Kim Wilkins, Beth Driscoll, and Lisa Fletcher. Genre Worlds: Popular Fiction and Twenty-First-Century Book Culture.

Kim Wilkins, Beth Driscoll, and Lisa Fletcher. Genre Worlds: Popular Fiction and Twenty-First-Century Book Culture. University of Massachusetts Press: Amherst, 2022. 272 pages. US $28.95 (paperback). ISBN: 9781625346612.

In 2017, I reviewed Jeremy Rosen’s exploration of genre and late 20th/21st century publishing in Minor Characters Have Their Day for SHARP News. So it seems only fitting that 5 years later I have the opportunity to review Genre Worlds: Popular Fiction and Twenty-First-Century Book Culture by Kim Wilkins, Beth Driscoll, and Lisa Fletcher. Genre Worlds is a more expansive examination of genre in popular fiction than the work of Rosen and many others, and provides an important framework for the study of genre fiction. Genre Worlds follows an organizational structure that addresses the theory of genre worlds, relationship to the publishing industry, transnational and transmedia genre worlds, community and creativity, genre sociality (online and in-person), the texts themselves, concluding with genre worlds and change.

The writing style and cover of this book are reason enough to add it to your shelf. The black-and-white drawings and chunky typography with red accents are reminiscent of the pulp fiction covers that encapsulate the object of study in the book’s scholarship. This book also has the best prologue to an academic text that I have ever read, with prose and content that mimics the object of study: genre fiction. For example, the authors address the plot, characters, and setting of this book itself through beautiful passages like these:

“Our setting is the twenty-first century. This is something of a dystopia, at least if you listen to some publishing industry pundits. Ebooks have killed publishers and brick-and-mortar bookstores. Amazon rules us all. The novel is in decline at the same time as video streaming and social media are on the ascent, suckling a hollow-eyed zombie culture whose sole interest in books is speculating which teen star will play the main character in the inevitable screen adaptation …. There is industry rivalry as established publishers scramble to adjust to new industrial conditions, and savvy new entrants exploit gaps. Who will survive? There is competition between authors as the gap between bestsellers and the long tail grows ever wider… There are harassment, inequality, and structural disadvantage; activism and backlash; progress and conservatism. Imprints are born and die, subgenres and tropes brighten and then fade, writers flare into public consciousness and then burn out, series fill bookstore windows and then stuff thrift-store bins. These are genre worlds. Are you hooked yet?”

p. xi

Genre worlds are defined as “a collection of people and practices that operates according to established and emerging patterns of collaborative activity, in order to produce the texts that make popular genres recognizable” (p. 2). The authors address genre worlds as an extension of Howard Becker’s “art worlds” and with a focus (like Becker) on the humans involved. While Becker’s art work is the theoretical framework most important to Genre Worlds, the book also draws from others, like James Gee’s concept of affinity spaces as theory for the idea of affective sociality of genre worlds. Genre Worlds utilizes mixed methods, with an in-depth case-study approach involving a sample of 30 titles (one from each of the three main genre categories). As part of the case studies, Driscoll, Wilkins, and Fletcher conducted interviews with people associated with the case study books (authors, editors, agents, etc.) Additionally, there were other interviews to give general insight into genre worlds, culminating in 78 interviews for the project. Genre Worlds describes the dataset for the research as “medium” because it is “not massive to the point of being unable to be read but is also larger than a study of a single book or author” (p. 25).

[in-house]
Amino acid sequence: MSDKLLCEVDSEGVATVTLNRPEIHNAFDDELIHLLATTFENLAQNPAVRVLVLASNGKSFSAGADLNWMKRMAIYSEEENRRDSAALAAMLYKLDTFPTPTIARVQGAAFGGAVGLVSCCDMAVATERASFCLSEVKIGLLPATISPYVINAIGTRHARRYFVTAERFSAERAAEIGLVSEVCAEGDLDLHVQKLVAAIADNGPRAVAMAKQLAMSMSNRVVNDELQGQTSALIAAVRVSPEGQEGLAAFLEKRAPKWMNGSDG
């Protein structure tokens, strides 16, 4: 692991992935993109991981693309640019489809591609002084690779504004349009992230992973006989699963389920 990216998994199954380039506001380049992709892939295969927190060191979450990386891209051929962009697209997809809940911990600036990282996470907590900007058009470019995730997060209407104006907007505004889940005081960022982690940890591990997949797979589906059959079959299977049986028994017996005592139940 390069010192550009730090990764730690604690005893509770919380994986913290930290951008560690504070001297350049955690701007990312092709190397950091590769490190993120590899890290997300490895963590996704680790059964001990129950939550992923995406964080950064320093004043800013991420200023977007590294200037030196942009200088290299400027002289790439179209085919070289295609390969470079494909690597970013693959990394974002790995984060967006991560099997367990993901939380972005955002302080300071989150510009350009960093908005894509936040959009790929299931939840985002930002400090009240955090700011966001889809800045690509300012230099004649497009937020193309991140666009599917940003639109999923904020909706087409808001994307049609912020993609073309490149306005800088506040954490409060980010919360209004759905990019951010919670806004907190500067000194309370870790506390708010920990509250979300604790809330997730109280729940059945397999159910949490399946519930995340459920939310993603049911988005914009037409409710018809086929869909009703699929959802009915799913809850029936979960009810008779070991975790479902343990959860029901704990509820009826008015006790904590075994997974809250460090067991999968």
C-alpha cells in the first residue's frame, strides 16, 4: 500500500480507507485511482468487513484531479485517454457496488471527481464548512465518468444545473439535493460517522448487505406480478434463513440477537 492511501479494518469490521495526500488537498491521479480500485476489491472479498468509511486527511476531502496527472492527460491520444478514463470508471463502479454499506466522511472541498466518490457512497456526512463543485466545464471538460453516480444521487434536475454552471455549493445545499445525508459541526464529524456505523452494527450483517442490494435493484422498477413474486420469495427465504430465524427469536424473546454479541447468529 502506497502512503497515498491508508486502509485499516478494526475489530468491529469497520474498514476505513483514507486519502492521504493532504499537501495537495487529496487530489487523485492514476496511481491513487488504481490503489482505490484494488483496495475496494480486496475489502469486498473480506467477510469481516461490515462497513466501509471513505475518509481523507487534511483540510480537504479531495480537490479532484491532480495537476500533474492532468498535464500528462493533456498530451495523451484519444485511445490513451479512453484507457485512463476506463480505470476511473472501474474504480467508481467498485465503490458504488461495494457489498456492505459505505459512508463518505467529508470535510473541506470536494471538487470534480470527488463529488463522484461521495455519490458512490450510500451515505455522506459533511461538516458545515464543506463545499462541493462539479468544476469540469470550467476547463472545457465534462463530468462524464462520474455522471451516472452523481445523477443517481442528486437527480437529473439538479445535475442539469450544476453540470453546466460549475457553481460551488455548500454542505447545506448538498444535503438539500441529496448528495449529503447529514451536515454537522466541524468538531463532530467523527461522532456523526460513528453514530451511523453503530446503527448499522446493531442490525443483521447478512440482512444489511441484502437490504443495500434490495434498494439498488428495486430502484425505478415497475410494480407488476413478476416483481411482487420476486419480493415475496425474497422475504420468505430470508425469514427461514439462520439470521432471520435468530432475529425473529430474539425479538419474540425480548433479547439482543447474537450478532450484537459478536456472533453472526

Driscoll, Wilkins, and Fletcher examine how contemporary genre fiction is produced and circulated, focusing on fantasy, romance, and crime as overarching genre fiction categories. Fantasy can be synonymous with speculative fiction and includes horror and science fiction; similarly, crime fiction encompasses thrillers, detective mysteries, etc. I especially appreciate the holistic approach that the authors have taken to examining genre worlds, across the layers of industrial, social, and textual aspects. Driscoll, Wilkins, and Fletcher also take great care to see the value in genre fiction rather than dismiss them because of their popular appeal and lack of perceived “literary-ness.” In fact, the authors argue compellingly that tropes, text conventions, and repetition in genre fiction help supply expectations, cues, and communication between the author and reader. Genre Worlds also spends ample time on key aspects of the contemporary genre fiction ecosystem, such as self-publishing, crossmedia, and social media.

In the words of Driscoll, Wilkins, and Fletcher, “This is twenty-first-century publishing, and while its teetering, bat-infested gothic towers may give you pause, they also fire your imagination, inspire you, and thrill you.” (p. 198). Genre Worlds will hook you and enlighten you, offering a compelling investigation of popular fiction in the twenty-first century. 

Rachel Noorda, Portland State University